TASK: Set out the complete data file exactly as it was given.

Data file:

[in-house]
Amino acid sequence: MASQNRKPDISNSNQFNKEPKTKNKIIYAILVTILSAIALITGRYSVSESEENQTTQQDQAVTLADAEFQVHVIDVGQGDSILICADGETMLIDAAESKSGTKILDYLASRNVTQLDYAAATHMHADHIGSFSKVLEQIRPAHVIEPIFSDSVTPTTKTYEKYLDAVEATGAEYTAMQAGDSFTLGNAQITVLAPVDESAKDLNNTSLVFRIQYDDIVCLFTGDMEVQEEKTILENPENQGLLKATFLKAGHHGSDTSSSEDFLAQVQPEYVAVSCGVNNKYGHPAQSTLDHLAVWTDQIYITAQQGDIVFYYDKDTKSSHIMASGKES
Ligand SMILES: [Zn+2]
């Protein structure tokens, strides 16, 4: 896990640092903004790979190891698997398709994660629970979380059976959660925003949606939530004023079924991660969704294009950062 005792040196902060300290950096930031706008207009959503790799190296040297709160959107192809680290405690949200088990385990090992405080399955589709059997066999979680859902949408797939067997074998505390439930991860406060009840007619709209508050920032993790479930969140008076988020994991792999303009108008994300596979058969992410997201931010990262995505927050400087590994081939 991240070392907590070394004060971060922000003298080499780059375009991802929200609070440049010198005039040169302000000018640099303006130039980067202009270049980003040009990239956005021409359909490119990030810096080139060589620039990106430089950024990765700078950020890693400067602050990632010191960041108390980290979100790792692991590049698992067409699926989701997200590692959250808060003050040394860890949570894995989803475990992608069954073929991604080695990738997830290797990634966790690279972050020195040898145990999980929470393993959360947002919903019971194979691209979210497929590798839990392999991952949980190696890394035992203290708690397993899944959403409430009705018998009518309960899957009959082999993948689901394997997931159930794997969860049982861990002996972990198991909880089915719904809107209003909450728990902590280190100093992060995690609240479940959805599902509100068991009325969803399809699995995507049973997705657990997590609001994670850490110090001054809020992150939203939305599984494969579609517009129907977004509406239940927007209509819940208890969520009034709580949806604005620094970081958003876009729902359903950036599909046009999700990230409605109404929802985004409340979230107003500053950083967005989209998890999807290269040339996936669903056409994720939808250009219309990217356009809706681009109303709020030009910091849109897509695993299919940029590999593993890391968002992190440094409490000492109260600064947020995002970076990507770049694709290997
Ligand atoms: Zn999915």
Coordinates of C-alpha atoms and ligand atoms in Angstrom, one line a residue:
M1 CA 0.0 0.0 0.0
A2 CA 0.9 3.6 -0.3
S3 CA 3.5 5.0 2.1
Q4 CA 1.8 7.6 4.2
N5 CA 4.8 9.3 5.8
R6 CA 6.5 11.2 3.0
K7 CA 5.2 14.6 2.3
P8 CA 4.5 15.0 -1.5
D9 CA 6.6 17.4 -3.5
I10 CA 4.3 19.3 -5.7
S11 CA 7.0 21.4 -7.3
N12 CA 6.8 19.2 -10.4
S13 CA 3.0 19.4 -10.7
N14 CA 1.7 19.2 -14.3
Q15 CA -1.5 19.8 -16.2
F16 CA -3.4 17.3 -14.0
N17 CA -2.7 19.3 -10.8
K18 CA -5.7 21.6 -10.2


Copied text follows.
[in-house]
Amino acid sequence: MASQNRKPDISNSNQFNKEPKTKNKIIYAILVTILSAIALITGRYSVSESEENQTTQQDQAVTLADAEFQVHVIDVGQGDSILICADGETMLIDAAESKSGTKILDYLASRNVTQLDYAAATHMHADHIGSFSKVLEQIRPAHVIEPIFSDSVTPTTKTYEKYLDAVEATGAEYTAMQAGDSFTLGNAQITVLAPVDESAKDLNNTSLVFRIQYDDIVCLFTGDMEVQEEKTILENPENQGLLKATFLKAGHHGSDTSSSEDFLAQVQPEYVAVSCGVNNKYGHPAQSTLDHLAVWTDQIYITAQQGDIVFYYDKDTKSSHIMASGKES
Ligand SMILES: [Zn+2]
């Protein structure tokens, strides 16, 4: 896990640092903004790979190891698997398709994660629970979380059976959660925003949606939530004023079924991660969704294009950062 005792040196902060300290950096930031706008207009959503790799190296040297709160959107192809680290405690949200088990385990090992405080399955589709059997066999979680859902949408797939067997074998505390439930991860406060009840007619709209508050920032993790479930969140008076988020994991792999303009108008994300596979058969992410997201931010990262995505927050400087590994081939 991240070392907590070394004060971060922000003298080499780059375009991802929200609070440049010198005039040169302000000018640099303006130039980067202009270049980003040009990239956005021409359909490119990030810096080139060589620039990106430089950024990765700078950020890693400067602050990632010191960041108390980290979100790792692991590049698992067409699926989701997200590692959250808060003050040394860890949570894995989803475990992608069954073929991604080695990738997830290797990634966790690279972050020195040898145990999980929470393993959360947002919903019971194979691209979210497929590798839990392999991952949980190696890394035992203290708690397993899944959403409430009705018998009518309960899957009959082999993948689901394997997931159930794997969860049982861990002996972990198991909880089915719904809107209003909450728990902590280190100093992060995690609240479940959805599902509100068991009325969803399809699995995507049973997705657990997590609001994670850490110090001054809020992150939203939305599984494969579609517009129907977004509406239940927007209509819940208890969520009034709580949806604005620094970081958003876009729902359903950036599909046009999700990230409605109404929802985004409340979230107003500053950083967005989209998890999807290269040339996936669903056409994720939808250009219309990217356009809706681009109303709020030009910091849109897509695993299919940029590999593993890391968002992190440094409490000492109260600064947020995002970076990507770049694709290997
Ligand atoms: Zn999915």
Coordinates of C-alpha atoms and ligand atoms in Angstrom, one line a residue:
M1 CA 0.0 0.0 0.0
A2 CA 0.9 3.6 -0.3
S3 CA 3.5 5.0 2.1
Q4 CA 1.8 7.6 4.2
N5 CA 4.8 9.3 5.8
R6 CA 6.5 11.2 3.0
K7 CA 5.2 14.6 2.3
P8 CA 4.5 15.0 -1.5
D9 CA 6.6 17.4 -3.5
I10 CA 4.3 19.3 -5.7
S11 CA 7.0 21.4 -7.3
N12 CA 6.8 19.2 -10.4
S13 CA 3.0 19.4 -10.7
N14 CA 1.7 19.2 -14.3
Q15 CA -1.5 19.8 -16.2
F16 CA -3.4 17.3 -14.0
N17 CA -2.7 19.3 -10.8
K18 CA -5.7 21.6 -10.2